GUELPH, Ontario — Service Manager Mike Doucette has faced customers frustrated with the lack of selection when it's time to replace the tires on their electric vehicles.
At his Guelph, Ontario, dealership, Barry Cullen Chevrolet, Chevrolet Bolt owners generally have little choice but to stick with original equipment.
A Bolt's OE Michelin tires should be good for 25,000 to 37,000 miles before they need replacing, Doucette said.
"I'm going to guess that maybe 85% to 90% (of customers) are putting the Michelin back on."
Customers seeking an alternative will take their business to an aftermarket competitor, Doucette said.
As EVs rack up miles and owners shop for new tires, the selection of EV-specific replacement tires hasn't kept pace, at least in Canada and the U.S. That limits what dealers can offer and often leaves vehicle owners with the option of either buying another set of original-equipment tires or tires not designed for EVs.
Tire makers are addressing the challenge in various ways, including the use of novel compounds and changes to the tire's carcass, tread depth and sipe design.
The goal is to create products that approach the range and quietness of original-equipment tires while improving performance and tread life.
"I think this is where the market is going to," Ian Coke, Pirelli North America's chief technical officer, said. "I think a lot of us are very interested in that."
Trade-offs: tread lightly
Tire design rests on a balancing act of grip, rolling resistance and tread wear, David Reese, vice-president of Americas product development at Goodyear, said.
"Traditionally, you pull on any one of those legs, and you may have a trade-off on one of the other legs," he said. "There are not necessarily different trade-offs for EVs, but maybe they're a little bit more accentuated."
Factor in a quiet ride — necessary since tire noise is no longer masked by the sounds of an internal-combustion engine — and the balancing act becomes even trickier.
For OE tires, auto makers want designs that fit their brand's mission, particularly low rolling resistance to maximize range, Coke said.
"That's not necessarily aligned with [what] the consumer needs on a day-to-day basis," he said.
When it comes time for replacement, EV owners might value better grip or longer tire life over the range. For commuters driving short distances and recharging every night, buying tires built for long range is even less important.
"Do you need 300 miles of range if we can give 50% more mileage of (tire life)?" Coke asked.
The replacement tires Michelin sells are well-suited to EVs, if not aimed specifically at them, Russell Shepherd, technical communications director at Michelin North America, said. Michelin operates three plants in Nova Scotia.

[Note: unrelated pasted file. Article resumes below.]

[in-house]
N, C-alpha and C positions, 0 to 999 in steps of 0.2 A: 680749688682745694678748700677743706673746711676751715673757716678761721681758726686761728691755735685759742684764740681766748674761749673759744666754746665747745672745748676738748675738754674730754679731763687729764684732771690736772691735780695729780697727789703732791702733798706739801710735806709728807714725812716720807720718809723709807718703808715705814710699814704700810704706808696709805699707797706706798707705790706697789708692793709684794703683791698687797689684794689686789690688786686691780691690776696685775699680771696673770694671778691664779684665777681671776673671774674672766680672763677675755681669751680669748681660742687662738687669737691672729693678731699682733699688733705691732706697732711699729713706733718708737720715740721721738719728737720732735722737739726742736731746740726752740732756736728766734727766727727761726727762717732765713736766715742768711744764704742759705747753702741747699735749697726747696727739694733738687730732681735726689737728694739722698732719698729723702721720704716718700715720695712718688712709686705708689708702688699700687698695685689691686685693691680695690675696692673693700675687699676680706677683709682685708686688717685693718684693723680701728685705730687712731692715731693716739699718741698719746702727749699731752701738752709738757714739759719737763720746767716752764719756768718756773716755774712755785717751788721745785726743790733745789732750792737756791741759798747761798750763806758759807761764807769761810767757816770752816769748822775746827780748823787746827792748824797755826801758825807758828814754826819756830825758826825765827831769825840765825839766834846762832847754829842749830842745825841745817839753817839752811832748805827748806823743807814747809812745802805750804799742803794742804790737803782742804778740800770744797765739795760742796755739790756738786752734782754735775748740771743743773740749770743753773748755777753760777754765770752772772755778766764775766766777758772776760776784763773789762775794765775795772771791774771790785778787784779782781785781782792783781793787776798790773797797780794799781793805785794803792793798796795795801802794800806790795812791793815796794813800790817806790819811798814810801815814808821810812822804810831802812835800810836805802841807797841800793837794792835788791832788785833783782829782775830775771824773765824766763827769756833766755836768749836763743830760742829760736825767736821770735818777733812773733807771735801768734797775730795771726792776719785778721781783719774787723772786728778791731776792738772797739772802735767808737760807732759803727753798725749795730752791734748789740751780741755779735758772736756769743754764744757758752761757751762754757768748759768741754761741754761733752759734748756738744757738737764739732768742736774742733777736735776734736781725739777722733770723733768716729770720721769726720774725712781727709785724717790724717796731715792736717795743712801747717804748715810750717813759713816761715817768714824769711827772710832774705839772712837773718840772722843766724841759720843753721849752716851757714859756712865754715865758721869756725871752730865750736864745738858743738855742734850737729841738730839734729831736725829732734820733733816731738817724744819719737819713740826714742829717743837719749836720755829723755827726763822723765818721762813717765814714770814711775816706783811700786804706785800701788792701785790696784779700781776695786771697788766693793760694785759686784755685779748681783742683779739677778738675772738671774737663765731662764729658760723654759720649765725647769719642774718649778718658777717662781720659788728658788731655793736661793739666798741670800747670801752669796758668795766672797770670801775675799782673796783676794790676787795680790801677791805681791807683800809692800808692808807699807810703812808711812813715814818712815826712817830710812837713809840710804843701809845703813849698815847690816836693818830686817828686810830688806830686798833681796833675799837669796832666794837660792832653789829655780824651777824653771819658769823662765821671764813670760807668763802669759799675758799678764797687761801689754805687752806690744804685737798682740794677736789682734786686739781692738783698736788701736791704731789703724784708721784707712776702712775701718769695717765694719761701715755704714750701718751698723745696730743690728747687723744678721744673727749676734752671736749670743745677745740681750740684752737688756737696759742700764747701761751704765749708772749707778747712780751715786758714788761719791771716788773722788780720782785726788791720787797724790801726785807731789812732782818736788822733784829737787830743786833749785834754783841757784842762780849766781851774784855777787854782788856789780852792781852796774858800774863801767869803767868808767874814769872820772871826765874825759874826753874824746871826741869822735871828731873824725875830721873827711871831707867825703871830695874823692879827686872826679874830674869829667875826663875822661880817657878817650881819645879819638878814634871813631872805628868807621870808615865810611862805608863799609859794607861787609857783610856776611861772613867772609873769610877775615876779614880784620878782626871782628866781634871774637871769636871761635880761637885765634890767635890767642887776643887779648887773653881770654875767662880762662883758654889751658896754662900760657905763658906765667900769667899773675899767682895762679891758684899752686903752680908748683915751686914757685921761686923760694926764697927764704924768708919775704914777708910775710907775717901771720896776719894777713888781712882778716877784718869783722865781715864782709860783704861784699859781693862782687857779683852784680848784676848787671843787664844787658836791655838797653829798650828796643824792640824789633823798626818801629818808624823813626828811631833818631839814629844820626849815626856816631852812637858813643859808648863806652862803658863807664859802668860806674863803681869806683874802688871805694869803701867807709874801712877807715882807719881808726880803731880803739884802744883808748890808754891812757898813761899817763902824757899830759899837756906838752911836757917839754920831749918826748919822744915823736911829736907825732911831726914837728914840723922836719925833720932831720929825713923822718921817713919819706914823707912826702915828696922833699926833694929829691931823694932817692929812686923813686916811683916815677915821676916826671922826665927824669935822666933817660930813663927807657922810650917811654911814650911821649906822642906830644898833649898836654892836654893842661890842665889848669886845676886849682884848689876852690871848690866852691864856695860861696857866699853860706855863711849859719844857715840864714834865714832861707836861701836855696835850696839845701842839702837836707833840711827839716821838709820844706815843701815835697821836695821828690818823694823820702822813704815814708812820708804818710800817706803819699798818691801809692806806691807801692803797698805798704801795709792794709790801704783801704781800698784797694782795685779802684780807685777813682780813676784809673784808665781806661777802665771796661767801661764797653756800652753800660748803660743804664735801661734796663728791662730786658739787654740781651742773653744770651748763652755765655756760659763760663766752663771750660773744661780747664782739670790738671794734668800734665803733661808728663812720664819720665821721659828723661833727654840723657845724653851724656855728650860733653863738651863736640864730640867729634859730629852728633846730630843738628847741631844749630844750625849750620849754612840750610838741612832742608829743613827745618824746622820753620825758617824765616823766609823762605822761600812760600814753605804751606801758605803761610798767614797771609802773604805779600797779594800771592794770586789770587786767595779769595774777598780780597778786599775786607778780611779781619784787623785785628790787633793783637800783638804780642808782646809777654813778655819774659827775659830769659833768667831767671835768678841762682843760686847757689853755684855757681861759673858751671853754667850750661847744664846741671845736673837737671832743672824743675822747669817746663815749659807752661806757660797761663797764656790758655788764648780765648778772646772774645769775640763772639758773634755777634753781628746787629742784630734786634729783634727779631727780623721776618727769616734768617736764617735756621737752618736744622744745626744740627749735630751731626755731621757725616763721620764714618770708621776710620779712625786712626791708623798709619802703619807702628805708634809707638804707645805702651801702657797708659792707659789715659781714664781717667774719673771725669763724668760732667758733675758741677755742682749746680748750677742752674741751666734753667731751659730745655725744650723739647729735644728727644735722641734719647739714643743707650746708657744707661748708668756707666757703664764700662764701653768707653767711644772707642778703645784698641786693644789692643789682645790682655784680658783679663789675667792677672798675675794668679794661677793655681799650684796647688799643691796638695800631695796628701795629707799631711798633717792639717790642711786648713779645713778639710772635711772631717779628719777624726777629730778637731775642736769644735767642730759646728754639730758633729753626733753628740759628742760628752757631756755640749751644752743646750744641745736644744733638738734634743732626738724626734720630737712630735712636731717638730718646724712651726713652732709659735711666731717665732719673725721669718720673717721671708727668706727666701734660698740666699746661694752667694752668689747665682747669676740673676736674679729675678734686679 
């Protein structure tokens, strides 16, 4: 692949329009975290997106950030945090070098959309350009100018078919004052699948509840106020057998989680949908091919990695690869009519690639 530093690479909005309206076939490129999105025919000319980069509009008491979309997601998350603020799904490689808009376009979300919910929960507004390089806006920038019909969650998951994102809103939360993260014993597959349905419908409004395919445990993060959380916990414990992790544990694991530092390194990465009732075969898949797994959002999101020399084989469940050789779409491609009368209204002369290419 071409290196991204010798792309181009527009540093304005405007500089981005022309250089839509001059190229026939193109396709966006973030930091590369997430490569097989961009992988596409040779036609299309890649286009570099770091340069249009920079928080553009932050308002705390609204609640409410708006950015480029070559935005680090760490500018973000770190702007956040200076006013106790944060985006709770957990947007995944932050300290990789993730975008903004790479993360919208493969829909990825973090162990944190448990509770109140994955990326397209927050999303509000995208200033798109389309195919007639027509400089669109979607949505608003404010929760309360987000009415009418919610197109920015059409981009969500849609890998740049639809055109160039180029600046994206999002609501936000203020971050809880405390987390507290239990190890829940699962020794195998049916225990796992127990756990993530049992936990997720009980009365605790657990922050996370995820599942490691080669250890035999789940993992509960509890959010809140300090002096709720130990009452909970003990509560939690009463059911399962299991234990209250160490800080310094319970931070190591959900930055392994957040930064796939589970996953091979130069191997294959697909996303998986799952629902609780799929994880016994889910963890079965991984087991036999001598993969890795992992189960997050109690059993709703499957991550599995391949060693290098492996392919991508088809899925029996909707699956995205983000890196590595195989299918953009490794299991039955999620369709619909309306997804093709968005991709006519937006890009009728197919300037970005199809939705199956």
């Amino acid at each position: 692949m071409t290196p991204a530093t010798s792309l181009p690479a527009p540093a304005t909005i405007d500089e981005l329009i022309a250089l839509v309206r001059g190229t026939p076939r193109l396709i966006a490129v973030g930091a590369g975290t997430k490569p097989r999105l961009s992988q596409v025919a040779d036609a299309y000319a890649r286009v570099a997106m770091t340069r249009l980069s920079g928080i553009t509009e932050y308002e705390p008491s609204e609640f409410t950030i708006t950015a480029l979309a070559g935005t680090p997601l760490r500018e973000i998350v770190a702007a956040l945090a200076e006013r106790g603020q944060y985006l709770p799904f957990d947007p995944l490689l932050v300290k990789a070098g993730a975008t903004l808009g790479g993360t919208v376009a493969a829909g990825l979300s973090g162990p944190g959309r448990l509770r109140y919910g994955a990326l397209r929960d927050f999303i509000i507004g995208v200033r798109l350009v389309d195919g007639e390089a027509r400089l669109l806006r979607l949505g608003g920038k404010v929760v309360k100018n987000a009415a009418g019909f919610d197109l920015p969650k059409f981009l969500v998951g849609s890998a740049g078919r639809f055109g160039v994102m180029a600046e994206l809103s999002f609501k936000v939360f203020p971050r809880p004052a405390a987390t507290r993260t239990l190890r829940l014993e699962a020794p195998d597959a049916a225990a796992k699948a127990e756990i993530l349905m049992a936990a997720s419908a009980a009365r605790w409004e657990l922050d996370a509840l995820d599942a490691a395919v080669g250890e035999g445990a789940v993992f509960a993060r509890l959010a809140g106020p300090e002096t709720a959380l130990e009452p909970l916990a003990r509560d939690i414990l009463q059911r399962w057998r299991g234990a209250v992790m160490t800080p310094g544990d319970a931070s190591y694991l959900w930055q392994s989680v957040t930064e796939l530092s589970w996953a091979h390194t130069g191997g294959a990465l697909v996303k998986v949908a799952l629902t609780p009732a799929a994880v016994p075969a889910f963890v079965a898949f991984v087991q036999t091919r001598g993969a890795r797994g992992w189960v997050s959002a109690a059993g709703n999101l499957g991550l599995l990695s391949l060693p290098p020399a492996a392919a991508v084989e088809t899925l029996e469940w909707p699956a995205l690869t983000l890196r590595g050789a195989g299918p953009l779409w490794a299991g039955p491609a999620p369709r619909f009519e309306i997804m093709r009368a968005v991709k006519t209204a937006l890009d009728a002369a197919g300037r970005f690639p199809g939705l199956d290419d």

"We like to say they're EV-rated," he said. "Many of our tires, whether they're original equipment or not, are low rolling resistance, and they will perform well on an electric vehicle."
Likewise, Bridgestone Americas chief engineer Dale Harrigle said the company's current tire lines fulfill necessary criteria without an official EV designation.
"We can meet a lot of these elements with a lot of our currently available technology," he said, but Bridgestone is working on EV-specific features, Harrigle said, adding, "We are in the early stages of development."
EV rubber hits the road
Some EV-oriented tires have begun to show up, albeit in limited sizes.
In late 2021, Goodyear announced the launch of its first EV replacement tire, the ElectricDrive GT all-season, while Michelin rolled out the Pilot Sport EV. Both are intended for sporty EVs rather than family sedans and SUVs.
Bridgestone said it expects EV tires to make up 90% of production by 2030.
EV-specific winter tires remain rare, which could be problematic for dealers in Quebec, for example, since the province requires winter tires be put on vehicles. There's Nokian's Hakkapeliitta 10 EV, and Pirelli offers the P Zero Winter, Winter Sottozero 3 and Scorpion Winter, with its quiet-running Elect technology for EVs and hybrids.
The industry has adopted a new high-capacity load (HL) standard for tires aimed at EVs and plug-in hybrids, whose battery packs often make them far heavier than comparably sized internal-combustion vehicles. These tires can handle more weight than the extra-load (XL) tires now found on most EVs and will be important as more electric pickups hit the market.
Pirelli's P Zero HL was chosen as original equipment for the Lucid Air sedan. An XL version is also available for the Mustang Mach-E GT, which starts life on Michelins.